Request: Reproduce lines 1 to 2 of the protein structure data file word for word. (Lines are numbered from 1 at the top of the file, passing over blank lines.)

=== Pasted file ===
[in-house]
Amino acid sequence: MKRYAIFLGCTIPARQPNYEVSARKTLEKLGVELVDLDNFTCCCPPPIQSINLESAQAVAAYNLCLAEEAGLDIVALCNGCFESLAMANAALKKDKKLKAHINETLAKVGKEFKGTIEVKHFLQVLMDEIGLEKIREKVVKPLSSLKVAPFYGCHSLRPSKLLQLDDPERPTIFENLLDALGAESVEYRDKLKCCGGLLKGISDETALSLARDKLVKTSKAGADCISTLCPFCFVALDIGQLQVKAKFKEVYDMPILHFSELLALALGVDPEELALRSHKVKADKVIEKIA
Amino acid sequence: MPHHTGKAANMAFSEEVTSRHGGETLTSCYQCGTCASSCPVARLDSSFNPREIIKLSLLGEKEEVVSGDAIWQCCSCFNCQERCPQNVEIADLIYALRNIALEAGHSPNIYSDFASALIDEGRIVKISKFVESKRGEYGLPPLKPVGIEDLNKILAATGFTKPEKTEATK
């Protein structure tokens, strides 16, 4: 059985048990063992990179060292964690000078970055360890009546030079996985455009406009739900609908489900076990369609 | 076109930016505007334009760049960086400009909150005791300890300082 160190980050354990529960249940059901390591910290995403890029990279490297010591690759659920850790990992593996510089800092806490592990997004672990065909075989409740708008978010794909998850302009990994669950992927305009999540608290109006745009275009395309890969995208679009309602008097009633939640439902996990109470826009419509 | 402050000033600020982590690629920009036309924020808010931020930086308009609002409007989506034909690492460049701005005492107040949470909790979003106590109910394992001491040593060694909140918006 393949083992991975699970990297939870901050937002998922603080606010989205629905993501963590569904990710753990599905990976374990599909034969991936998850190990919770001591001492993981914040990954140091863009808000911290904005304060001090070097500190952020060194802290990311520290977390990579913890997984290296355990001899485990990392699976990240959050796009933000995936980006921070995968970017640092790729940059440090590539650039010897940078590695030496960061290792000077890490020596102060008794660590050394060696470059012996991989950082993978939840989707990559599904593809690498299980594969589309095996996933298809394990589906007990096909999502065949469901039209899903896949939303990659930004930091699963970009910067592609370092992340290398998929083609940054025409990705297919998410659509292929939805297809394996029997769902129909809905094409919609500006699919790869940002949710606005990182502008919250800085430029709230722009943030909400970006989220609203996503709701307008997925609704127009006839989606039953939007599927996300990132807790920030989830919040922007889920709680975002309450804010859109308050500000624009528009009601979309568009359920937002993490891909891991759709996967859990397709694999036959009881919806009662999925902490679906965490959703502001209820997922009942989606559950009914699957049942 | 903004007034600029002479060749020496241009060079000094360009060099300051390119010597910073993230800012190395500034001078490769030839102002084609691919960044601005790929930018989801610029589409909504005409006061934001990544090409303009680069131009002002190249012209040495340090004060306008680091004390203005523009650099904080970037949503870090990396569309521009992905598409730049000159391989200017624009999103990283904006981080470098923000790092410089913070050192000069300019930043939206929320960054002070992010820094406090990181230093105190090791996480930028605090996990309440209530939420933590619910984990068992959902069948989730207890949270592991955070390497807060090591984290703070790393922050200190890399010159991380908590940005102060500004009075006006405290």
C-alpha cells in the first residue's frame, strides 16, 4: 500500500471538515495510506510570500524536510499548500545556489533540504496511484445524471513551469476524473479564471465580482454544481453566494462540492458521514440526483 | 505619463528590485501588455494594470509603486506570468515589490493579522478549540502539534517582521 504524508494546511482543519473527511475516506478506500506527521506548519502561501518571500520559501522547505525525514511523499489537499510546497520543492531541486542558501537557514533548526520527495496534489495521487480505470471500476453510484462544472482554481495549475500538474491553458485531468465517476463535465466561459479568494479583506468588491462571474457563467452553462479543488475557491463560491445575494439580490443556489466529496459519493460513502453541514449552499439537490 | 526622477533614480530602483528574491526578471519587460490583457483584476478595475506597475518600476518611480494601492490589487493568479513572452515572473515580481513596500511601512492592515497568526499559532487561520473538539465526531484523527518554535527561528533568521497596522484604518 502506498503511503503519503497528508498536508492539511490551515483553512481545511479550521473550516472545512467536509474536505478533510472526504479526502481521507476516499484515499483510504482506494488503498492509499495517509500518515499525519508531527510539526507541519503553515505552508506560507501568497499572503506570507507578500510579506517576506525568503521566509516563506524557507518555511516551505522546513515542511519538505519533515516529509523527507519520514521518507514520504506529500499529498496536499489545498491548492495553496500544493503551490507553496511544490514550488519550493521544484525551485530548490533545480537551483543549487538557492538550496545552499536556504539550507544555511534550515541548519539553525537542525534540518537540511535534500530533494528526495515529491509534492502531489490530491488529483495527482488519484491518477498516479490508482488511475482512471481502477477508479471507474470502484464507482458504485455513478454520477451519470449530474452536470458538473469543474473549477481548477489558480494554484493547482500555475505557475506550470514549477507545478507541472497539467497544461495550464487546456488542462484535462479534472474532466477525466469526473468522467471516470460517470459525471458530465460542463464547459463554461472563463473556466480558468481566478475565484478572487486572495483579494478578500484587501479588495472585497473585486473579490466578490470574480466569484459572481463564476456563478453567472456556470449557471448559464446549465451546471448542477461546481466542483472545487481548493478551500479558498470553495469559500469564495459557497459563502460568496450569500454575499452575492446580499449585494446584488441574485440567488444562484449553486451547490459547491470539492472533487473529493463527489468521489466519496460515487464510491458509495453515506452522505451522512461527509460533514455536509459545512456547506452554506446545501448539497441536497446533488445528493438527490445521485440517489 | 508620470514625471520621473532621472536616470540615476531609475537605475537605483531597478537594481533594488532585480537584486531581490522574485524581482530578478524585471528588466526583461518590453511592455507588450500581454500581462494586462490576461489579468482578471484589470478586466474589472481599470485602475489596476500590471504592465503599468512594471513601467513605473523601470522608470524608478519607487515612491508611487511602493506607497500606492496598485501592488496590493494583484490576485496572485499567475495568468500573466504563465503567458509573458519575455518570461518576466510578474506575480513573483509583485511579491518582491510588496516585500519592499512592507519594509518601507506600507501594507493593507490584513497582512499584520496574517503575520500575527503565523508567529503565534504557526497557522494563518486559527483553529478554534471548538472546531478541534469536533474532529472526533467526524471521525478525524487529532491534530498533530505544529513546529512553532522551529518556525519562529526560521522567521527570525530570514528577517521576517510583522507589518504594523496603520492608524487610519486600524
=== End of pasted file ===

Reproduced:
[in-house]
Amino acid sequence: MKRYAIFLGCTIPARQPNYEVSARKTLEKLGVELVDLDNFTCCCPPPIQSINLESAQAVAAYNLCLAEEAGLDIVALCNGCFESLAMANAALKKDKKLKAHINETLAKVGKEFKGTIEVKHFLQVLMDEIGLEKIREKVVKPLSSLKVAPFYGCHSLRPSKLLQLDDPERPTIFENLLDALGAESVEYRDKLKCCGGLLKGISDETALSLARDKLVKTSKAGADCISTLCPFCFVALDIGQLQVKAKFKEVYDMPILHFSELLALALGVDPEELALRSHKVKADKVIEKIA